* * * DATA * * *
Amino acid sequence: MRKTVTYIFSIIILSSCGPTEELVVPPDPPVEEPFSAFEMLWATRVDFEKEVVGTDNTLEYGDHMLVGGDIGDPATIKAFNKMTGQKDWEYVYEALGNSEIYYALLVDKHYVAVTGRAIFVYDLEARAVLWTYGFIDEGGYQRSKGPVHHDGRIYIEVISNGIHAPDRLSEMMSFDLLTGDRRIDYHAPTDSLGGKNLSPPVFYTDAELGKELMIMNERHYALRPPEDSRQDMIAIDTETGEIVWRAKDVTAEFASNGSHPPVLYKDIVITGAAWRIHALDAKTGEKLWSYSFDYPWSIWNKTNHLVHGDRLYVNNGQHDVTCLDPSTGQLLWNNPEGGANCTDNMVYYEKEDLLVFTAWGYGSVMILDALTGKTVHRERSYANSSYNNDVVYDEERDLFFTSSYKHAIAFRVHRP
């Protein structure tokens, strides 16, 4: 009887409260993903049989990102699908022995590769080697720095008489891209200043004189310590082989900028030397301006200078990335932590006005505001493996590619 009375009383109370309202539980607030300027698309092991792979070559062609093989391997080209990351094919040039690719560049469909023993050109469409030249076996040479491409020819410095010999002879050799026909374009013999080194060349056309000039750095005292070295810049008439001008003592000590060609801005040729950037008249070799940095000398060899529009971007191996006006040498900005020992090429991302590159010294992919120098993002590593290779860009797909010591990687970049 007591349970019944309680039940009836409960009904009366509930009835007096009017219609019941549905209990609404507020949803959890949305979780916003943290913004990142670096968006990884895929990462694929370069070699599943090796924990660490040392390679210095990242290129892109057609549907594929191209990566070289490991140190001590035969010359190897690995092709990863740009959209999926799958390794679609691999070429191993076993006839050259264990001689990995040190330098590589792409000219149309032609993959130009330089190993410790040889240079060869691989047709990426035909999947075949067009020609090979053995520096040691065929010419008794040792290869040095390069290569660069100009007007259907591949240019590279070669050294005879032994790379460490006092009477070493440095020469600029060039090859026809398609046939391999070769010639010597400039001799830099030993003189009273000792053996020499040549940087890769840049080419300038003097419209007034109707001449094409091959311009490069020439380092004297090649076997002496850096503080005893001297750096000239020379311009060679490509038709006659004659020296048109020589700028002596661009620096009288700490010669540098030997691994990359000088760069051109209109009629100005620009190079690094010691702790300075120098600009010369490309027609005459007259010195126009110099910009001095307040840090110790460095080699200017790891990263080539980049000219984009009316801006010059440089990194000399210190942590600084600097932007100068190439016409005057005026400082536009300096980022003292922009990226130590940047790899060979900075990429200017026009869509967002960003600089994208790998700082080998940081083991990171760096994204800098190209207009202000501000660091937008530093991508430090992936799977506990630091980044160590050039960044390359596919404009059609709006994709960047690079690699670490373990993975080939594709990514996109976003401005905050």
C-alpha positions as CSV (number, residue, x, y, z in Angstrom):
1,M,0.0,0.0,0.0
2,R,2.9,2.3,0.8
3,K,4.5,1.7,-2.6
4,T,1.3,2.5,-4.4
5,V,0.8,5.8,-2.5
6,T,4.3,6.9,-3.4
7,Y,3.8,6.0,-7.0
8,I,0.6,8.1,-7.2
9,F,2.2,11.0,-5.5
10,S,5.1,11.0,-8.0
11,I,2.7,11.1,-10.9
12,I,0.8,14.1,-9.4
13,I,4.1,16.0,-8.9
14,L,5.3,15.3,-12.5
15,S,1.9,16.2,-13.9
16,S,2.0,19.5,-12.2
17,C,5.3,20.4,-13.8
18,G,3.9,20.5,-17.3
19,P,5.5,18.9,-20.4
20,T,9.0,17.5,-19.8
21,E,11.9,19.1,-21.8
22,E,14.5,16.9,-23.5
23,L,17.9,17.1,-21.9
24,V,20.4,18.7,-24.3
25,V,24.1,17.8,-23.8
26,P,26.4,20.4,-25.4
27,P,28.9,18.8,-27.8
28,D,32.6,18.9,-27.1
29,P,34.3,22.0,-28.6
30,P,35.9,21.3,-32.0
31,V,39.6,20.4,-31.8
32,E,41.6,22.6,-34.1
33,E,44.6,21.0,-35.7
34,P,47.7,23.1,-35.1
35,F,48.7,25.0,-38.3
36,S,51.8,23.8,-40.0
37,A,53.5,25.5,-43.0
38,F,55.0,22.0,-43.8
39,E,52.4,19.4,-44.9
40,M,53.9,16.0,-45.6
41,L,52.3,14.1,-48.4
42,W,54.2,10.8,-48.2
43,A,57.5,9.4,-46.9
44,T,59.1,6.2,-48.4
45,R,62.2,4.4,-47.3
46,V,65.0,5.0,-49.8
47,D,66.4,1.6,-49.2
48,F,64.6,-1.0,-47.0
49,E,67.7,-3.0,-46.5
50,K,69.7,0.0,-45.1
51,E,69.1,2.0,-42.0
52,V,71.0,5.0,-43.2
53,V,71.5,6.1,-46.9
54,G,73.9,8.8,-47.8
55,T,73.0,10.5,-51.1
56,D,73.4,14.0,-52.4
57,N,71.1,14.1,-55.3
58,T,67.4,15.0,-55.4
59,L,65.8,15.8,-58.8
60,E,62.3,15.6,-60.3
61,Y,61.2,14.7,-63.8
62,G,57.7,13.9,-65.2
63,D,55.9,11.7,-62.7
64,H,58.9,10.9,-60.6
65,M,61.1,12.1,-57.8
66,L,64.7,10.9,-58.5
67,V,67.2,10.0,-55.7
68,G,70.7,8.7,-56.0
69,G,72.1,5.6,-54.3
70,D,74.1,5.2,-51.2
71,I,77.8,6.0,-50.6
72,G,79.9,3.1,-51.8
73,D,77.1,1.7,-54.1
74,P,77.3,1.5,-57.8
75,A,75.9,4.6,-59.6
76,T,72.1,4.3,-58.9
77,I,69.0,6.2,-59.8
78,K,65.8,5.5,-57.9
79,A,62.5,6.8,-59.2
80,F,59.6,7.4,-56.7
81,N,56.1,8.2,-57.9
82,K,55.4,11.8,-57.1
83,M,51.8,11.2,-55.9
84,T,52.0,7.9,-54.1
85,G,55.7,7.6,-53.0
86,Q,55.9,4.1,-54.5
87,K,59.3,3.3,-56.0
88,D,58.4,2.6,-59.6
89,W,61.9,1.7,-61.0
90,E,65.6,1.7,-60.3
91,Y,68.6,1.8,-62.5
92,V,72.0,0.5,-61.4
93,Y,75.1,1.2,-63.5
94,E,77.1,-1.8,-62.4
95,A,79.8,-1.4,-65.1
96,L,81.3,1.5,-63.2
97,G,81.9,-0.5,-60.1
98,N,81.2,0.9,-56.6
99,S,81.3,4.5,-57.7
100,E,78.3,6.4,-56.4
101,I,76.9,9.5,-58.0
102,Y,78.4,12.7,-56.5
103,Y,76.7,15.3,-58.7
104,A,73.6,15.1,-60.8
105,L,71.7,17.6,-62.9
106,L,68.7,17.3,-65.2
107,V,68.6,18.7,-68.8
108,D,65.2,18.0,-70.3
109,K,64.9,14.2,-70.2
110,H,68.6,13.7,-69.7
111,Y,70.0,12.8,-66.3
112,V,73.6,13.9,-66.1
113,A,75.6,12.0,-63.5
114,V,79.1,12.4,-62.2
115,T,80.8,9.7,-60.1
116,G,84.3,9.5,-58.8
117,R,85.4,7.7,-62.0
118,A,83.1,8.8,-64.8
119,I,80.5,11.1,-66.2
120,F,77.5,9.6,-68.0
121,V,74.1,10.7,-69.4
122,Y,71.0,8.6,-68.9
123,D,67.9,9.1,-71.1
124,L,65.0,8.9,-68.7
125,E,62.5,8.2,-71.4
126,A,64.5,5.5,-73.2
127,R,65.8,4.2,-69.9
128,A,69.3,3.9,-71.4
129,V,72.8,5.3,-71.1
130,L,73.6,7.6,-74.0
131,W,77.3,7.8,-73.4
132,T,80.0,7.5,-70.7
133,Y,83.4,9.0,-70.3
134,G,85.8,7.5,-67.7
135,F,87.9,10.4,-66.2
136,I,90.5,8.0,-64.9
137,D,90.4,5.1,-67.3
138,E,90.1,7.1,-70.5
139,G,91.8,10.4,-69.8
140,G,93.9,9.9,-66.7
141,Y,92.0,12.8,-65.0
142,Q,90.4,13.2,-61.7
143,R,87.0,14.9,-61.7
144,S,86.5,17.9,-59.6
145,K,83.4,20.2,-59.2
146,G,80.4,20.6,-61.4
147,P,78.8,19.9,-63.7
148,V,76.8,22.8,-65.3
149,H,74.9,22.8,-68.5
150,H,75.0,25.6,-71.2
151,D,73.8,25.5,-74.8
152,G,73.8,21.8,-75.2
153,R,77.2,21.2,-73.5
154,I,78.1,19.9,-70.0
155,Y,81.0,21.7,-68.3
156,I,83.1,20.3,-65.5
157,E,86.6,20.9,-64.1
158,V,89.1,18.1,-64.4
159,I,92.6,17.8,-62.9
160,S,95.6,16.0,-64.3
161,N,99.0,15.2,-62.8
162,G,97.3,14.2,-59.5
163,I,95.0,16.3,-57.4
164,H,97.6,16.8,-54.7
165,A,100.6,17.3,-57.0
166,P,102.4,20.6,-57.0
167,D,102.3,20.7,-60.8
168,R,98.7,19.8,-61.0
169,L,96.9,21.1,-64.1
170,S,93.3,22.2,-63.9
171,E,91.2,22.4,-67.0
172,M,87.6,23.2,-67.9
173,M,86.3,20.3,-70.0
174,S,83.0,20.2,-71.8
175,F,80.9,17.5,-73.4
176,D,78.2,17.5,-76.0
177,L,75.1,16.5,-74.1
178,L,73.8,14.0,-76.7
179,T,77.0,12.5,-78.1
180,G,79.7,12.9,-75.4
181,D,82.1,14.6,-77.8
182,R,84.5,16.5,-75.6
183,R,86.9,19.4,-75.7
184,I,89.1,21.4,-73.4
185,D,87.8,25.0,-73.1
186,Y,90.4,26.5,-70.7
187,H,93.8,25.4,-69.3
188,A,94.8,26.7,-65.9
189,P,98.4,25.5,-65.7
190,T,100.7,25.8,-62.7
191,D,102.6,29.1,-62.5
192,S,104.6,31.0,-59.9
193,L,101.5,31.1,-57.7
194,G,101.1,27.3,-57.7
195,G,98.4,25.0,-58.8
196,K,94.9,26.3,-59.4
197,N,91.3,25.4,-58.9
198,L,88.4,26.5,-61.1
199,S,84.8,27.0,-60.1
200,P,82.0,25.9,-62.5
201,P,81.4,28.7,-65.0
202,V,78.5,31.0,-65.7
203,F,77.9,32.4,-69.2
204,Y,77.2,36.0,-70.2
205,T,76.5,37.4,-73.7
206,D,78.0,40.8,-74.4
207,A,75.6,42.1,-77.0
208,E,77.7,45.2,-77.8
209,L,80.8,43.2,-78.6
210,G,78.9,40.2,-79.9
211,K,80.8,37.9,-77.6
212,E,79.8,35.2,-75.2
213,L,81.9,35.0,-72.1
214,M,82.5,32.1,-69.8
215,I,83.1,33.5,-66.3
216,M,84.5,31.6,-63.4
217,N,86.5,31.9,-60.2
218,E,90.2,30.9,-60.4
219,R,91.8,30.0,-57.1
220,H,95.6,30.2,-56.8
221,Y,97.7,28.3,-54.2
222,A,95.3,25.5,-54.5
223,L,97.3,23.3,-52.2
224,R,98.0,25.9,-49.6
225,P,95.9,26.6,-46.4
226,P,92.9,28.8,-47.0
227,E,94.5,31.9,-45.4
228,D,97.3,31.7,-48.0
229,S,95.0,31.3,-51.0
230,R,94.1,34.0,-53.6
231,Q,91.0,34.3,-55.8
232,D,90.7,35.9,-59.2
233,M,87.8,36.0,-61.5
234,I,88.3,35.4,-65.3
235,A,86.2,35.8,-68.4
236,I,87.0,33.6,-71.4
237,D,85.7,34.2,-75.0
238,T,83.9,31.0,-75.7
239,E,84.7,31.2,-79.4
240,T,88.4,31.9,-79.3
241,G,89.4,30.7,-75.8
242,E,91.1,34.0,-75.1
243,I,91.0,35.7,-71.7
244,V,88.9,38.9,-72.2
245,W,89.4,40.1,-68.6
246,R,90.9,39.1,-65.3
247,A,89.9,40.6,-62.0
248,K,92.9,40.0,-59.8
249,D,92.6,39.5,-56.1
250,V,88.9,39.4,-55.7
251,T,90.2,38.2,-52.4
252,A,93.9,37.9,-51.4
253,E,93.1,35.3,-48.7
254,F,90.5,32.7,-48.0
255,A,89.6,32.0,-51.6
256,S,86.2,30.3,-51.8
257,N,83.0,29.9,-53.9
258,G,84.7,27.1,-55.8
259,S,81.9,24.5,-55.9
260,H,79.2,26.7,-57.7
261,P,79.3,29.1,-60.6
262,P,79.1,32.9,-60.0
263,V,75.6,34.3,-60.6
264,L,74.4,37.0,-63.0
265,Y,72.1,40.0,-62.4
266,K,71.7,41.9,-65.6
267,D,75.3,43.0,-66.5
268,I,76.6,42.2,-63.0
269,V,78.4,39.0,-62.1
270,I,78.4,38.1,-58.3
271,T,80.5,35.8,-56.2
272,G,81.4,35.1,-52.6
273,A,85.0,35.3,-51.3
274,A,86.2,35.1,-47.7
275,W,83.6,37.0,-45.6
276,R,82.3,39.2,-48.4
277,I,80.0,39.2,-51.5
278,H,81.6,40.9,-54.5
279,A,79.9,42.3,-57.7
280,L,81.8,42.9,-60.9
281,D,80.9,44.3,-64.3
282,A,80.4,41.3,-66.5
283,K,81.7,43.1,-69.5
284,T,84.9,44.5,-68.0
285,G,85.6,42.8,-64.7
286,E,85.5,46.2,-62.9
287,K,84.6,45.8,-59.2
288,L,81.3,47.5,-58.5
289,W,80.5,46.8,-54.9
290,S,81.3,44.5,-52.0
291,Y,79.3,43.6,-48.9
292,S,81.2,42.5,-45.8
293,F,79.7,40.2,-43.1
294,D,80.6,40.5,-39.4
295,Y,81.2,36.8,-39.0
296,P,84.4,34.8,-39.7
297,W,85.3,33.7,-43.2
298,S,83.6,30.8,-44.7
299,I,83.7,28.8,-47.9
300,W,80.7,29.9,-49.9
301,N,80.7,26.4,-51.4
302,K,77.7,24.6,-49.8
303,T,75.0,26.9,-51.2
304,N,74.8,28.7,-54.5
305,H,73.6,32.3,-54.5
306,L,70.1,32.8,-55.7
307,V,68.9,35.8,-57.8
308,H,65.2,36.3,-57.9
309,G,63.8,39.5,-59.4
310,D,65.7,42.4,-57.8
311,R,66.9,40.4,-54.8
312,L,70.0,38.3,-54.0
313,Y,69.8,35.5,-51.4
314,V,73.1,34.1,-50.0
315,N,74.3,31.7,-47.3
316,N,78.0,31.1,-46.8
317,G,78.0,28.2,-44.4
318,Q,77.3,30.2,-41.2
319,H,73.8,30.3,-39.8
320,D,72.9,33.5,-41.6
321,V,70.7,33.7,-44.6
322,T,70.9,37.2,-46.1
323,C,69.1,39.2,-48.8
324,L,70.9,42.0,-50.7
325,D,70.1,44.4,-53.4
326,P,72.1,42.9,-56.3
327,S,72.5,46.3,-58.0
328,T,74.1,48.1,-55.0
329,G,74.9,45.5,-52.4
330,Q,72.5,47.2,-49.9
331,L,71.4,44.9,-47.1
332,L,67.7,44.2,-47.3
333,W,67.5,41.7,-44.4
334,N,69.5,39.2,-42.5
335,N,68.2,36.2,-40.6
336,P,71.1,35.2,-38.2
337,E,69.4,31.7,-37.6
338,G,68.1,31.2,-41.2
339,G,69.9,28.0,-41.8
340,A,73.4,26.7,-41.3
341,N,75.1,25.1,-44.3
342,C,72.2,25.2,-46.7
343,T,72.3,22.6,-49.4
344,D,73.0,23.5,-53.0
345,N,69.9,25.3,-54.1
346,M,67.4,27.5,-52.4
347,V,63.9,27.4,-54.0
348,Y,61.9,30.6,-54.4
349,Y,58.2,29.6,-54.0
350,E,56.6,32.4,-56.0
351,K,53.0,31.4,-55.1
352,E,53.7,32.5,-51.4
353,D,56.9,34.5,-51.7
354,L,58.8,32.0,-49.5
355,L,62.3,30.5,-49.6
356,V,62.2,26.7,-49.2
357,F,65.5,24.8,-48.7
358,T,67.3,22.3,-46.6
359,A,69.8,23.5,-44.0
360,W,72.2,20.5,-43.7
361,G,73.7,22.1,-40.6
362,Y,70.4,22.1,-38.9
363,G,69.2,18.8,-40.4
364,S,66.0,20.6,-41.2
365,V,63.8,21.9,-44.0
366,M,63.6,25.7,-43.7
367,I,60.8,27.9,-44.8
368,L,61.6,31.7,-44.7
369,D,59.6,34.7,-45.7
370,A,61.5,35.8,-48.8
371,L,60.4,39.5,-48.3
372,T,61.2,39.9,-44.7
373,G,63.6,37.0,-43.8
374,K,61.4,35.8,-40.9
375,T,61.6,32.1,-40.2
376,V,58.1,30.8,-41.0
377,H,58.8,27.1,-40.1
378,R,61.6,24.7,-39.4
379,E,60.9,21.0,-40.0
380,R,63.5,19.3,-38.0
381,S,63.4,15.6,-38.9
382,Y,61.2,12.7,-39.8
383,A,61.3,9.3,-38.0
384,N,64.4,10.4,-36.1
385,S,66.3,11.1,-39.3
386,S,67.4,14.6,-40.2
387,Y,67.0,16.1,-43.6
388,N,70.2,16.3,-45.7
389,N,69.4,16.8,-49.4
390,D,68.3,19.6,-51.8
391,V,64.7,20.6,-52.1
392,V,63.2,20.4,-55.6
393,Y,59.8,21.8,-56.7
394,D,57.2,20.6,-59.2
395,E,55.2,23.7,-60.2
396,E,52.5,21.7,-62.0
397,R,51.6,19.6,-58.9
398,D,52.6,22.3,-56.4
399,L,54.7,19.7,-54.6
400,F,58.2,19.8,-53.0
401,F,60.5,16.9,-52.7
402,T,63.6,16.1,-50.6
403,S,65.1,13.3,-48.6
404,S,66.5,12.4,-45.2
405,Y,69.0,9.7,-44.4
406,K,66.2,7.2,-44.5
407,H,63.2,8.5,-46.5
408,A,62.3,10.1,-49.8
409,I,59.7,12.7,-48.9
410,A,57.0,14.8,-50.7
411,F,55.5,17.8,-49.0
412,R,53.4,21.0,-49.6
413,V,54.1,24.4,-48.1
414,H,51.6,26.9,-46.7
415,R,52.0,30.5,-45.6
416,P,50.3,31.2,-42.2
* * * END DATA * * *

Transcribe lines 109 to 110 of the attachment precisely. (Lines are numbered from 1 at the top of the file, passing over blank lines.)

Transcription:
106,L,68.7,17.3,-65.2
107,V,68.6,18.7,-68.8